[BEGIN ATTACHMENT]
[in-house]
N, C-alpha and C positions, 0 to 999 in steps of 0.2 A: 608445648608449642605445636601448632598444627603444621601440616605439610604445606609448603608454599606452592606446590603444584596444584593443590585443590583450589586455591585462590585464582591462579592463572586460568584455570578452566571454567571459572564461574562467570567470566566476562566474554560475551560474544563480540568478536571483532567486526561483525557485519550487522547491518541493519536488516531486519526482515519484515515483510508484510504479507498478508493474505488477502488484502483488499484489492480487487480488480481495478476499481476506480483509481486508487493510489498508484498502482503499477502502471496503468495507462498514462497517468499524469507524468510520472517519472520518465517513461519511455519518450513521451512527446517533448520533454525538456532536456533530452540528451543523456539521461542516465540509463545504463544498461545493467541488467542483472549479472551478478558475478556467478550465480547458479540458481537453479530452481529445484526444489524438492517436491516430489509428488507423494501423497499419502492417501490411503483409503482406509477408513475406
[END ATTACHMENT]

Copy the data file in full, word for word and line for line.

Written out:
[in-house]
N, C-alpha and C positions, 0 to 999 in steps of 0.2 A: 608445648608449642605445636601448632598444627603444621601440616605439610604445606609448603608454599606452592606446590603444584596444584593443590585443590583450589586455591585462590585464582591462579592463572586460568584455570578452566571454567571459572564461574562467570567470566566476562566474554560475551560474544563480540568478536571483532567486526561483525557485519550487522547491518541493519536488516531486519526482515519484515515483510508484510504479507498478508493474505488477502488484502483488499484489492480487487480488480481495478476499481476506480483509481486508487493510489498508484498502482503499477502502471496503468495507462498514462497517468499524469507524468510520472517519472520518465517513461519511455519518450513521451512527446517533448520533454525538456532536456533530452540528451543523456539521461542516465540509463545504463544498461545493467541488467542483472549479472551478478558475478556467478550465480547458479540458481537453479530452481529445484526444489524438492517436491516430489509428488507423494501423497499419502492417501490411503483409503482406509477408513475406